Physical theories which consider the involvement of physical pressure exerted inside the dead cells of the plant during the ascent of sap are known as physical theories. Here, living cells do not take part in the translocation of water. Hence, the physical nature of internal tissue is more important than its living activities.
According to physical theories, the passage of sap takes place through the lumen of xylem elements. Some of the important physical theories are as follows:
- Boehm’s capillarity theory (1809): It is a well known fact that capillaries exist in plant body and finer the capillaries greater the raise of liquid through them. This is the basis of capillarity theory proposed by Boehm. However, the calculations of various workers have clearly revealed that even very fine capillary cannot lift water for long distance. A capillary of 0.03 mm diameter carries water up to 4 feet. The diameter of thinnest plant is 0.63 micron. Hence, this theory is discarded. Moreover, in gymnosperm, vessels are absent and tracheids have numerous septa which offer resistance to capillary movement. Capillarity also requires free surface and direct contact with soil water.
- Sach’s imbibition theory: This theory was put forward by Sachs in 1878 to explain the ascent of sap by imbibitional activity of cell wall of the xylem elements. Water moves upwards due to imbibitional force between the cell wall of the xylem and the water column. But experimentally, it has been found out that water rises up through lumen of xylem and not along their walls. Hence, this theory is also discarded.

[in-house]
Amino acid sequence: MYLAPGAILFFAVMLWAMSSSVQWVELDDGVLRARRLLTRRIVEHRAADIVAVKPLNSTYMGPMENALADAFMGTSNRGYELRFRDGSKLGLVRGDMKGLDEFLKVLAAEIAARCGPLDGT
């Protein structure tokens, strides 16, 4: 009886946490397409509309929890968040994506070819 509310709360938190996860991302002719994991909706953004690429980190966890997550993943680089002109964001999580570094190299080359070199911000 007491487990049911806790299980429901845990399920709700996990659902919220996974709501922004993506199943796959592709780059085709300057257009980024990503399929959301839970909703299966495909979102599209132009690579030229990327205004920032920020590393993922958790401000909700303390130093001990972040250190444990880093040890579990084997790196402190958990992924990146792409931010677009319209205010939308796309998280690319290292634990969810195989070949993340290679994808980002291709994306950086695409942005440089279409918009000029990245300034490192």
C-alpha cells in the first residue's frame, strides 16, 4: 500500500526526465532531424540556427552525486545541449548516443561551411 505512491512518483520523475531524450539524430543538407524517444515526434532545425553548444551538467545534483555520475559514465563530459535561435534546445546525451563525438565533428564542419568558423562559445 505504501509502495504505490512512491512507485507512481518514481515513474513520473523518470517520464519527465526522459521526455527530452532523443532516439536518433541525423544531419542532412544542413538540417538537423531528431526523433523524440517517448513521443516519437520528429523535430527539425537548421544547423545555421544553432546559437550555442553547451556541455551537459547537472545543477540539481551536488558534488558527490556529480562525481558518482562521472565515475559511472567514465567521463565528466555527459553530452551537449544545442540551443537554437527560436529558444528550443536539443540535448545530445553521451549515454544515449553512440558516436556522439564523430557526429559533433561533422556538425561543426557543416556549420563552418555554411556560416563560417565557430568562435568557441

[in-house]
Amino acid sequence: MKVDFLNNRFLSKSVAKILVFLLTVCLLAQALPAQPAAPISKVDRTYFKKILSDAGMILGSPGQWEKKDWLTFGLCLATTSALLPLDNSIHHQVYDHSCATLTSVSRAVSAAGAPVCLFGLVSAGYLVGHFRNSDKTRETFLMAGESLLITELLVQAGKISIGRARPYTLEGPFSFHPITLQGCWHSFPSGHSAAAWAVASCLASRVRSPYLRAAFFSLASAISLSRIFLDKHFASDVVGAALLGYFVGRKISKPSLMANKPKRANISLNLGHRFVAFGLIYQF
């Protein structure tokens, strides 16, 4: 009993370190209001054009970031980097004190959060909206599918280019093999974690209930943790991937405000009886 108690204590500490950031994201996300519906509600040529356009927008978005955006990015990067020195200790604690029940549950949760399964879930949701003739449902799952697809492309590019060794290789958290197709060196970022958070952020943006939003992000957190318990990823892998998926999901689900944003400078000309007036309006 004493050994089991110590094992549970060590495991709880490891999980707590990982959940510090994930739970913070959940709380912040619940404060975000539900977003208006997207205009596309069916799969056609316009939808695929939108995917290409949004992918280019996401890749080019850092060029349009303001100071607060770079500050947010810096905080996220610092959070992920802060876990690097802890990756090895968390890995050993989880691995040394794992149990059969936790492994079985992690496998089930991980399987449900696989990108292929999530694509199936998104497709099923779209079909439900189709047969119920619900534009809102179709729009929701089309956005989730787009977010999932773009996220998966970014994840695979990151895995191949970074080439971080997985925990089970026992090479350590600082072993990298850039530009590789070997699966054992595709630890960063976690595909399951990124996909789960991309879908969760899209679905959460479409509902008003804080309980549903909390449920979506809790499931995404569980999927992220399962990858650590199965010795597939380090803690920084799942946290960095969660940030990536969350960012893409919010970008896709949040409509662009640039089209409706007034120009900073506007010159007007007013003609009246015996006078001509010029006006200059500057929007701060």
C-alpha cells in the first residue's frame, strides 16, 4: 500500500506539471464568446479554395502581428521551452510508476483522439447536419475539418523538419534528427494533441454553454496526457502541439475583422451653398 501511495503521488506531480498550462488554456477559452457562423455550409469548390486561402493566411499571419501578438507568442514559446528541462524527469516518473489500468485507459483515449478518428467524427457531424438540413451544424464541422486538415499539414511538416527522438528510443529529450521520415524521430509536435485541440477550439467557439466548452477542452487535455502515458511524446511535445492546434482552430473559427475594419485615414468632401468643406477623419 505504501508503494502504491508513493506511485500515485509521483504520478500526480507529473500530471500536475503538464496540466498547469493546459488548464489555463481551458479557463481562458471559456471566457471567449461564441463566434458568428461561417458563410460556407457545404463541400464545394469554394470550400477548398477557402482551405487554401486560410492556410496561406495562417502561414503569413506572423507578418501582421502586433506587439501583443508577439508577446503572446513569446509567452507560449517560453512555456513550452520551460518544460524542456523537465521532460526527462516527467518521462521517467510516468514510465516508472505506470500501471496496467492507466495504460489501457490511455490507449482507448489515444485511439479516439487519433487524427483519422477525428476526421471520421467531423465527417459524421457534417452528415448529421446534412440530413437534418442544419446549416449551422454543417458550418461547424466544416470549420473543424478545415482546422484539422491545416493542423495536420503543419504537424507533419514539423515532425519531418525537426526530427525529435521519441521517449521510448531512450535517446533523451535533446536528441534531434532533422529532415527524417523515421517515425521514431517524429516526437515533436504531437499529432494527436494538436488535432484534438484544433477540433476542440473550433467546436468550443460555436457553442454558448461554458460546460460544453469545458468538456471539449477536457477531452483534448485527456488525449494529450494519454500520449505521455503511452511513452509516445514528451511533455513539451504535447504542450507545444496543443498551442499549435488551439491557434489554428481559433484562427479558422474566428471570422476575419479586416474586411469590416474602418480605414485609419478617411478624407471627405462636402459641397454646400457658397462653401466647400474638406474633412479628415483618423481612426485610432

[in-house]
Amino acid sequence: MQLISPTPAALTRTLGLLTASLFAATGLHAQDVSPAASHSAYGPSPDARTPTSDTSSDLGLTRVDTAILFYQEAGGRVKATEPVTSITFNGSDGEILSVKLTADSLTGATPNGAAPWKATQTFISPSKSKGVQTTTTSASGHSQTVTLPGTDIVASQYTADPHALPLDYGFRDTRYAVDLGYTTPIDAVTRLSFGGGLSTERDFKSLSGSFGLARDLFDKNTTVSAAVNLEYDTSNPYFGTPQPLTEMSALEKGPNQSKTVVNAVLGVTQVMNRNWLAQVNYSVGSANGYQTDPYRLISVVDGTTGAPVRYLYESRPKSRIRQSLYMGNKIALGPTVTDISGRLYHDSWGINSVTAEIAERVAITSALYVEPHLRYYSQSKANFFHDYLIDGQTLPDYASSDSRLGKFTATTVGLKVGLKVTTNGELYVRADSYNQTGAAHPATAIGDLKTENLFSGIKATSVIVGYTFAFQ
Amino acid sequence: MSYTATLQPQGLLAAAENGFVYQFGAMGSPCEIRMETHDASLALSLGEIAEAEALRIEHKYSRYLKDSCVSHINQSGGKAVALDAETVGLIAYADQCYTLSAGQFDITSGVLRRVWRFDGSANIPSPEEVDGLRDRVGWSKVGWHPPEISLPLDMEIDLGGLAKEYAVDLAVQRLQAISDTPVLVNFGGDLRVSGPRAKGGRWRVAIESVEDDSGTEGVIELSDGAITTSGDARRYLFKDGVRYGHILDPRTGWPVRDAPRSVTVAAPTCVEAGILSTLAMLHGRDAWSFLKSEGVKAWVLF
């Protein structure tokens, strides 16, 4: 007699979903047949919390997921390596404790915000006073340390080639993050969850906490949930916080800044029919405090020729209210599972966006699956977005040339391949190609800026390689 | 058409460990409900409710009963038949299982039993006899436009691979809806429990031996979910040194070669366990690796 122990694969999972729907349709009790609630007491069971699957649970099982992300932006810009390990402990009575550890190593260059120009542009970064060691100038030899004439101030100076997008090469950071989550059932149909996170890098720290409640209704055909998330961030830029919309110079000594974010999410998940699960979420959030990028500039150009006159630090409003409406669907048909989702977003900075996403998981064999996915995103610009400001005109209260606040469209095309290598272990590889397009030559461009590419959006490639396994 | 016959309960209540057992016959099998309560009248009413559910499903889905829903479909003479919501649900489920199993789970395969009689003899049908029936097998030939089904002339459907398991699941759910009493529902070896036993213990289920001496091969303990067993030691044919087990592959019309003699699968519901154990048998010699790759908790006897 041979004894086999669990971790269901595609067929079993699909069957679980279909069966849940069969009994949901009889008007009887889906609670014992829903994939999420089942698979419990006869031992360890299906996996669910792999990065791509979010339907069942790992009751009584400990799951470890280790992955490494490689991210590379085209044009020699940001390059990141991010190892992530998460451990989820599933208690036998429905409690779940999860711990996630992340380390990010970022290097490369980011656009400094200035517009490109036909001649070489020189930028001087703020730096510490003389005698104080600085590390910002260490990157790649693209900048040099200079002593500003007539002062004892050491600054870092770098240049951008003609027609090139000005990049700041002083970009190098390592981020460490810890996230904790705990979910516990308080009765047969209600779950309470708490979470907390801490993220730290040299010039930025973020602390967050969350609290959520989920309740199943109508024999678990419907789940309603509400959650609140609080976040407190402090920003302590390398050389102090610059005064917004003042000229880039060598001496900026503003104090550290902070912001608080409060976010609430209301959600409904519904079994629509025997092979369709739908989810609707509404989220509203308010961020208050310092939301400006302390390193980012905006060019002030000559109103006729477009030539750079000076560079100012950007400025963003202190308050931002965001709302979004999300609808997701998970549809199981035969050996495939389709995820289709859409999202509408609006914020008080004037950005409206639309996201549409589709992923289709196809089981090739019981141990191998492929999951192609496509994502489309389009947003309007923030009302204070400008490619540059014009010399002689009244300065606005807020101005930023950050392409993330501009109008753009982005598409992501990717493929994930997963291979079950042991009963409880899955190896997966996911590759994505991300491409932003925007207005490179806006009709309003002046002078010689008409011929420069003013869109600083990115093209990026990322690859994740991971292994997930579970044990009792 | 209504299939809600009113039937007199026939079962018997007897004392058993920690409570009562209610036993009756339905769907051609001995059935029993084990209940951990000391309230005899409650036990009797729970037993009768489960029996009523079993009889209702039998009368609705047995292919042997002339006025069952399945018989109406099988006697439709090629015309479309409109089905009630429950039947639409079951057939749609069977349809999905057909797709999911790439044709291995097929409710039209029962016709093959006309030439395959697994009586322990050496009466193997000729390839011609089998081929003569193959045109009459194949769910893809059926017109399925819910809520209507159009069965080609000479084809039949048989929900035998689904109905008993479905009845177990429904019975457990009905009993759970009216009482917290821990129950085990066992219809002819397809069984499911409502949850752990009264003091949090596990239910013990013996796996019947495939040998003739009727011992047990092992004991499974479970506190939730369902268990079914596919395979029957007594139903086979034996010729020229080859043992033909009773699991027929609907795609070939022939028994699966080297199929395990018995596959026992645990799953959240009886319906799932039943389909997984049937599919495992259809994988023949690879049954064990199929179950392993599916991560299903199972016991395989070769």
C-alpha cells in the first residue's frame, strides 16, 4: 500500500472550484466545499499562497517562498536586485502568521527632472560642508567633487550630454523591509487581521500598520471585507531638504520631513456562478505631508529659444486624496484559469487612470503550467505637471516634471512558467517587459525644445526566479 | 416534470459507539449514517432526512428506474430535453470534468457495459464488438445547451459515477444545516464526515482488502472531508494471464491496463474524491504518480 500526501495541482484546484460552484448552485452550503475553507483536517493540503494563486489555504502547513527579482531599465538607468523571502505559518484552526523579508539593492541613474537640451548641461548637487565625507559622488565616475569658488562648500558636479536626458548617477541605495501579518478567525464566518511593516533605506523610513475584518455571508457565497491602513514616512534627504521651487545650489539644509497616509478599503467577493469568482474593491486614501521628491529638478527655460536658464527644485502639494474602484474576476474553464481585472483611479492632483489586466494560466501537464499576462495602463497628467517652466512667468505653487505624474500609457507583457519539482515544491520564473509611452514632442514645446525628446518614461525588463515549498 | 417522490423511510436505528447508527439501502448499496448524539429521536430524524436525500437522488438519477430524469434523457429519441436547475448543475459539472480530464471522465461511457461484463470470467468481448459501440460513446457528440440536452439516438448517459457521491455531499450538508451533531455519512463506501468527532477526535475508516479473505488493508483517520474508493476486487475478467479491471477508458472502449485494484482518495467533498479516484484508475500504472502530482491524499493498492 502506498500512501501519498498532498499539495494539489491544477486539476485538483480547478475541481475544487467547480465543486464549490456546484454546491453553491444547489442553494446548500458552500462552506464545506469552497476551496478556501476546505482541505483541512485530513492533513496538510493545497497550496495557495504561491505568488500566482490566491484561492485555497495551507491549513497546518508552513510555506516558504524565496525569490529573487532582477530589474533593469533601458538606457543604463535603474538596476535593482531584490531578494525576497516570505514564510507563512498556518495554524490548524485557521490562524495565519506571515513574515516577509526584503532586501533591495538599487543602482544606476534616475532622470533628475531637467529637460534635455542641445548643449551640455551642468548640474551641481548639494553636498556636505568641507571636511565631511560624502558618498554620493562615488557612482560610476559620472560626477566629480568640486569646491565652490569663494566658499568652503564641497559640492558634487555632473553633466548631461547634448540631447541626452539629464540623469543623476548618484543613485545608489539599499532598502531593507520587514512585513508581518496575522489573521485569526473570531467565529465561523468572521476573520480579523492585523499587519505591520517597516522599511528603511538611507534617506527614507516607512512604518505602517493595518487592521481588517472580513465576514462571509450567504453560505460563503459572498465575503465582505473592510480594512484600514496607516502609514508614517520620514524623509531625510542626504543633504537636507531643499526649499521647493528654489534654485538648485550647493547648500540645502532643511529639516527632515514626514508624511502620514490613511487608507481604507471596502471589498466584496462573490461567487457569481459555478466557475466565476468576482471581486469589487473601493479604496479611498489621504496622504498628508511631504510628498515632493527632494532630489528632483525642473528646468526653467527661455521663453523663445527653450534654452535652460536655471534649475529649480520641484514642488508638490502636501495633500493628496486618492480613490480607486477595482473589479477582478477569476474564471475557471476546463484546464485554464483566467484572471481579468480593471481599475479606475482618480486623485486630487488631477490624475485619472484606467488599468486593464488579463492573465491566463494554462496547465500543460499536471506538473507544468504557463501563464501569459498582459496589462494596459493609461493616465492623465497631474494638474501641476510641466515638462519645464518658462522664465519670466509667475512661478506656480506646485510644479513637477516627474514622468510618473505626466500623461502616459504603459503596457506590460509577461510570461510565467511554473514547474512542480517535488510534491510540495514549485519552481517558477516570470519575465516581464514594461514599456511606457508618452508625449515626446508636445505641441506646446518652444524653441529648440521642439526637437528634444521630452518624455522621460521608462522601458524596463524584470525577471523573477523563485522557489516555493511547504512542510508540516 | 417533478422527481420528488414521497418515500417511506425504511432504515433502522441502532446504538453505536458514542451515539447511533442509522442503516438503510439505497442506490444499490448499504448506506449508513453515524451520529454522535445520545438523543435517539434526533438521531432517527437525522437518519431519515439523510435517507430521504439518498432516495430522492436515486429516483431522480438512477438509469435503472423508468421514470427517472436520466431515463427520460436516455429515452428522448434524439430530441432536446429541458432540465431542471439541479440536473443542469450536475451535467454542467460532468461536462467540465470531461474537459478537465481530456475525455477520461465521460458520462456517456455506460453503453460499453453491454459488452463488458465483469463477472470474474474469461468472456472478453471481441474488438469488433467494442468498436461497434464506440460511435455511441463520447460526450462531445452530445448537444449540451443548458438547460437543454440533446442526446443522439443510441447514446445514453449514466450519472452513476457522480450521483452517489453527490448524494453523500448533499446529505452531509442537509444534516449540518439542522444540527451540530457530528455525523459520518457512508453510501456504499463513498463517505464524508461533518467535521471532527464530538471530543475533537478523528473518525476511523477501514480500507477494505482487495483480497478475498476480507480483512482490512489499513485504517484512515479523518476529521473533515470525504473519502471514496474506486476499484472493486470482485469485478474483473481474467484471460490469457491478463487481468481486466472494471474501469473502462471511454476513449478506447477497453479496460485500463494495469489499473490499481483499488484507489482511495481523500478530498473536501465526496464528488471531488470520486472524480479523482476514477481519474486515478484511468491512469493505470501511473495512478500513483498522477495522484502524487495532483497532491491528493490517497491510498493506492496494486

- Jamin’s chain theory: Jamin believed that air and water were present in regular alternate layers in xylem. The water was pushed upwards when air expanded. The theory could not be accepted because it does not account for the rapid unidirectional flow of water.
- Atmospheric pressure theory: Active transpiration creates vacuum in the xylem elements and to fill up this vacuum, water moves upward from below. Atmospheric pressure in this way can bring about the rise of water up to 30 feet or above it. Moreover, operation of atmospheric pressure depends on the free surface at the base, which does not exist in the plant.
- Transpiration pull and cohesion of water theory or cohesion tension theory: This theory was proposed by Dixon and Jolly in 1894 and is based on the following features:
- Cohesive and adhesive properties of water molecules to form an unbroken continuous water column in the xylem: The water molecules have a strong mutual attraction, i.e., they tend to stick to each other. This is called cohesion. They also tend to stick to the wall of the xylem elements; this is called adhesion. A high cohesion of water molecules means that a relatively large tension is required to break a column of water.